Internal controls are a must for nonprofit organizations. It should be a priority to establish proper internal controls from the start to ensure that assets are protected, and risks are mitigated. NPOs often struggle with limited staff and resources, which makes them particularly vulnerable to the risk of fraud or mishandling of funds. Nonprofit leaders, including the Board of Directors, should be especially concerned about internal controls. Internal controls bring credibility and demonstrate sound financial management to donors who may invest in their mission; as well as help to fulfill fiduciary responsibility requirements.
There are mechanisms and management practices that will help protect your organization’s assets and ensure the integrity of your financial data. Read on to learn why internal controls are so important to the success of a nonprofit organization.
What Are Internal Controls?
Internal controls are practices implemented and followed by an organization to protect assets, promote effective cost management, prevent and detect errors, and ensure compliance with laws and regulations. Simply put, internal controls provide checks and balances to ensure funds are not misused. Internal controls protect not only the nonprofit’s assets, but also the organization’s stakeholders. A common misconception is that internal controls are simply segregation of duties, which can be a challenge for some nonprofit organizations, but internal controls are much more than that.
How Many Internal Controls Does My Nonprofit Need?
Nonprofits should strive to develop a system of internal controls in the form of safeguards and organizational practices. Establishing a good internal control system is an important aspect of running a nonprofit organization regardless of its size. As a general guideline, internal controls can be broken down by two main categories:
- Preventative controls
- Detective controls
Preventive controls are important because they work from the inside, preventing errors and fraud before they ever occur. They operate as a powerful way to protect the reputation, assets, and mission of the organization because, by design, they discourage internal fraud and limit harmful mistakes. Nonprofits can implement several preventative controls at once. Here are a few common ones:
- Physical protection of assets: This includes simple things like having locks on file cabinets where sensitive information is stored and restricting office access to only authorized personnel. Another example would be locking cash in a safe.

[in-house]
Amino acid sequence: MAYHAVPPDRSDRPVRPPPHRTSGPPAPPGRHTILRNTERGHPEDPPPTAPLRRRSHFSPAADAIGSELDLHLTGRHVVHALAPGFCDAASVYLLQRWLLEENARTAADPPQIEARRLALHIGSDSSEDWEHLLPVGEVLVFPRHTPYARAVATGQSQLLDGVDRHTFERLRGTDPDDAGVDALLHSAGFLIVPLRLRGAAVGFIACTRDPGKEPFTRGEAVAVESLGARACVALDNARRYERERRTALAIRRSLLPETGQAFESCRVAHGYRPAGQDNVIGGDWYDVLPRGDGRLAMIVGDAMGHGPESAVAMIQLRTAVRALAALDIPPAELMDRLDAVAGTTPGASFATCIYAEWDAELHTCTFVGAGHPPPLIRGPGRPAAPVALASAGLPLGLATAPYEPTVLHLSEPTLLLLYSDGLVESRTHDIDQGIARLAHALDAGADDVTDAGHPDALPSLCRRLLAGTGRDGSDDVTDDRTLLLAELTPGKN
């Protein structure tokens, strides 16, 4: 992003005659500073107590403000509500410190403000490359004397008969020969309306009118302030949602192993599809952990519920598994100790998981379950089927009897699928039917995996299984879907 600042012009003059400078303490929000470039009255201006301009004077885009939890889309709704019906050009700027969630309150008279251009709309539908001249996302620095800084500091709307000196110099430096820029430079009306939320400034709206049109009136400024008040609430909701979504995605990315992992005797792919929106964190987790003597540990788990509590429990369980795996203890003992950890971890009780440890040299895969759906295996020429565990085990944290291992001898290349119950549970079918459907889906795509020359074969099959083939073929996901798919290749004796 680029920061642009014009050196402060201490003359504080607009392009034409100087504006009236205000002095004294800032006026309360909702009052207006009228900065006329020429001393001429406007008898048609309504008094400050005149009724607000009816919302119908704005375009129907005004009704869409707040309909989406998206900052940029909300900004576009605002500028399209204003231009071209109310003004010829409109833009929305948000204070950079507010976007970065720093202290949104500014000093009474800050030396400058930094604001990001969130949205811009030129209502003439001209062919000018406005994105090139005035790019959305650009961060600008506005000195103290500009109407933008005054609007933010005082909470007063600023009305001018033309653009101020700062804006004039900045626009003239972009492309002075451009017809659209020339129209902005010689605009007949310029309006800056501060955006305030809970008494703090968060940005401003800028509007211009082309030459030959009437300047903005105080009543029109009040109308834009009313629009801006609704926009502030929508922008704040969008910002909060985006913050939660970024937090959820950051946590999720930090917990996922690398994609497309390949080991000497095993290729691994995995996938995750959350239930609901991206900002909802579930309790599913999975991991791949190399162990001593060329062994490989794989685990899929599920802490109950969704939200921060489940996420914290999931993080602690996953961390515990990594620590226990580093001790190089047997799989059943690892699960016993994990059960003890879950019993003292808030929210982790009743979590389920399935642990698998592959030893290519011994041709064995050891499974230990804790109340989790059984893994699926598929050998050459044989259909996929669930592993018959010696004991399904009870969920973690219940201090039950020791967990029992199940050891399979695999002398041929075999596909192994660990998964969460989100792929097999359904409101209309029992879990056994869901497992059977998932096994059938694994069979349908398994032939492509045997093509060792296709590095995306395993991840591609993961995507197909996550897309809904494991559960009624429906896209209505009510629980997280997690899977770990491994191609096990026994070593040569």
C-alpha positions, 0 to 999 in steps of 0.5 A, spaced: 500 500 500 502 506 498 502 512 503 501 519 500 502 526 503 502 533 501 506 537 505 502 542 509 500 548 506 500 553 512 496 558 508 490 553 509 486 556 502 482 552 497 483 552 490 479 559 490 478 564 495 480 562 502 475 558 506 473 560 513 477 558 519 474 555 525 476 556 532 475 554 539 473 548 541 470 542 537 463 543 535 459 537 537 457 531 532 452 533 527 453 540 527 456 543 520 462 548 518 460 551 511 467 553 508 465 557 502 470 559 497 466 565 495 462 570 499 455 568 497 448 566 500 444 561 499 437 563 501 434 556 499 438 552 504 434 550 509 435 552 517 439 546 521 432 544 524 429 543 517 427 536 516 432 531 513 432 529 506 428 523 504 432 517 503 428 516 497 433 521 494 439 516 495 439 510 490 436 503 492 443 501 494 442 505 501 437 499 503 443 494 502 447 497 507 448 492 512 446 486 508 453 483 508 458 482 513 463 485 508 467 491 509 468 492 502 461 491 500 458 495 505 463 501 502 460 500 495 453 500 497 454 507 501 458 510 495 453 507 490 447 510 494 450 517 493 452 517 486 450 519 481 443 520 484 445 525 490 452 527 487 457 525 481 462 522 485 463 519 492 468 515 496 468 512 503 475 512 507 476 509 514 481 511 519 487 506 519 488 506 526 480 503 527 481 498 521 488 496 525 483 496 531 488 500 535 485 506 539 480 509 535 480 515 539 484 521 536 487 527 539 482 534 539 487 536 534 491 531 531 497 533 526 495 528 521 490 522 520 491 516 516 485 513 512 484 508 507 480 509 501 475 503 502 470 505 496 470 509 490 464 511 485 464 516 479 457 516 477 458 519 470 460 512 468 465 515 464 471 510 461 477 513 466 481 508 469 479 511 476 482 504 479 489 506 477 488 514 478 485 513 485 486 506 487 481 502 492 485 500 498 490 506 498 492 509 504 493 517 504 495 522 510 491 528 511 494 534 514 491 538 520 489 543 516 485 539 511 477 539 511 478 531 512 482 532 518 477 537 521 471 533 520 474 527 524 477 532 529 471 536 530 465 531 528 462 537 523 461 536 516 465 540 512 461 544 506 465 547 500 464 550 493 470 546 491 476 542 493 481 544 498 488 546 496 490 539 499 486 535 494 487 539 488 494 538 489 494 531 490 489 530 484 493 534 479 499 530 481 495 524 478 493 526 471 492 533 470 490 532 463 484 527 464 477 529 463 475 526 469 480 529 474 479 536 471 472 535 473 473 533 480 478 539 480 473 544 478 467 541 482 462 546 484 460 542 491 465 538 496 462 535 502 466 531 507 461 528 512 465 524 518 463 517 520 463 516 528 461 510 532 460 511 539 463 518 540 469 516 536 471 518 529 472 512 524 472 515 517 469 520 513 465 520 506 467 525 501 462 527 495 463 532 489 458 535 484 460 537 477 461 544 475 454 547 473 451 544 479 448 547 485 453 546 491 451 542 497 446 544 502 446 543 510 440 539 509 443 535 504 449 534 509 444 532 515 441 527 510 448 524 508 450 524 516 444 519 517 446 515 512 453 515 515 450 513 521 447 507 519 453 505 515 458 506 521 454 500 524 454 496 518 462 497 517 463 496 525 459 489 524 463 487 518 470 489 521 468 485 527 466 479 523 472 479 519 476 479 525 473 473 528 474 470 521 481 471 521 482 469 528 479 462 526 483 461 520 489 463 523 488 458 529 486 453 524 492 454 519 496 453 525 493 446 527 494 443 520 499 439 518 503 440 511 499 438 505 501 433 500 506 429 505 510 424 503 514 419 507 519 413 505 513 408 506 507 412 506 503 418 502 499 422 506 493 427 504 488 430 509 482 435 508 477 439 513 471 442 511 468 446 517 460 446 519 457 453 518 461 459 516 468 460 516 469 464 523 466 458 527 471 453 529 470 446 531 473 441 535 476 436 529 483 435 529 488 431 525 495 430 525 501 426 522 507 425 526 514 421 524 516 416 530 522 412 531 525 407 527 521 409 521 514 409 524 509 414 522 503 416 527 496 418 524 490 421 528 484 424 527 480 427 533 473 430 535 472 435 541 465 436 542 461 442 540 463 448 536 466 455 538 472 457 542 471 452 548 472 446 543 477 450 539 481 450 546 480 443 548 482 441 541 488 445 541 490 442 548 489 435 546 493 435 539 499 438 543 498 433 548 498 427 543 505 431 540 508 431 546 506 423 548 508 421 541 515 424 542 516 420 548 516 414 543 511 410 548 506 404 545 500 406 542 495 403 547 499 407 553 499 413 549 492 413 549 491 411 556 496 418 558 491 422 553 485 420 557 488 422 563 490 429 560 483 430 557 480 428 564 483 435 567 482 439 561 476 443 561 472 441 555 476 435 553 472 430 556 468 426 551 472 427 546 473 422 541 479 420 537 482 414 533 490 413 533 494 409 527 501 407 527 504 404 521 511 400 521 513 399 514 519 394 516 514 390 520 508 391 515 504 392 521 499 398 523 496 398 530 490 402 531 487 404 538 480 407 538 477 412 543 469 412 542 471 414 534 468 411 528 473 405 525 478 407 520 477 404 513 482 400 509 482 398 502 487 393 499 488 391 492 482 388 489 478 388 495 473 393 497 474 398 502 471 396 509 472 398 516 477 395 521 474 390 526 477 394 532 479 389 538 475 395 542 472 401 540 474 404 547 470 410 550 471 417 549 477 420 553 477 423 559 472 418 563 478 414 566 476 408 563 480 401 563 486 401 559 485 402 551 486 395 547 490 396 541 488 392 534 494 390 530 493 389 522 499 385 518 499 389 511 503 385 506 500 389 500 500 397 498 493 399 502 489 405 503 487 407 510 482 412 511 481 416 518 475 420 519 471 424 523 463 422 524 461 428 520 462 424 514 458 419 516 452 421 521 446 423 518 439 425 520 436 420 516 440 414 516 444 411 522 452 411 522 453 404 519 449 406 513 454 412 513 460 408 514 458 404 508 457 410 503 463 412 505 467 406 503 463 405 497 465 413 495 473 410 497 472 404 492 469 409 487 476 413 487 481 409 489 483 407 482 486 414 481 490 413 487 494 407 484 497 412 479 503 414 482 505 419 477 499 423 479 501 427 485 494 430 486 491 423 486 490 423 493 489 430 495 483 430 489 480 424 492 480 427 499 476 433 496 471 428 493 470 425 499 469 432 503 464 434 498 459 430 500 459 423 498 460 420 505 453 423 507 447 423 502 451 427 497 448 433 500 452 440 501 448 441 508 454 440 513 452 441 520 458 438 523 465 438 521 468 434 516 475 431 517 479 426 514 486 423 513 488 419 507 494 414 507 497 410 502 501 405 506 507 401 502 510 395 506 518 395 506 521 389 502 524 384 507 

- Separation of duties: Having different employees in charge of different organizational responsibilities, particularly throughout the receipts and recording processes, creates checks and balances.
- Review/Approvals: Nonprofits should put safeguards on spending with approval processes and signatures guidelines. Requiring two approvals before issuing payments over a specified amount is a great example of a pre-approval system that is easy to implement. Final payroll reports should be regularly reviewed and approved by the CEO/Executive Director.
Sometimes, despite the organization’s best efforts, things can slip through the cracks, resulting in mistakes or even fraud. Detective controls kick in after the fact and are designed to identify what happened, how and why it happened, and how to prevent it from happening again. These safeguards also help a nonprofit determine if their preventative controls could be improved. Here are some commonly implemented detective controls:
- Bank reconciliation. Monthly bank reconciliations, that are reviewed and approved by someone other than the person performing the reconciliations, offer an effective way to identify improper transactions.
- Physical inventories. Keeping track of physical items on hand will help nonprofits quickly realize if anything is out of place or missing.
The Importance of Nonprofit Internal Controls
The critical role that internal controls play in an organization is clear. To keep your nonprofit’s mission on track, prevent fraud, catch mistakes early, and preserve your nonprofit’s reputation, you must implement strong internal controls and consistently evaluate how effective they are.
Setting Up Internal Controls
Though necessary, creating and maintaining internal controls can be a challenge for some nonprofits and quite often is not given the priority that it should. Many nonprofits do not have the expertise available to set up internal controls and it can be daunting to set up an internal control system when the organization has limited staff and resources. The good news is, tackling this important task is not something nonprofits need to do alone. Accounting firms dedicated to nonprofits are specially equipped to help nonprofits create management practices that prevent fraud and misuse of assets.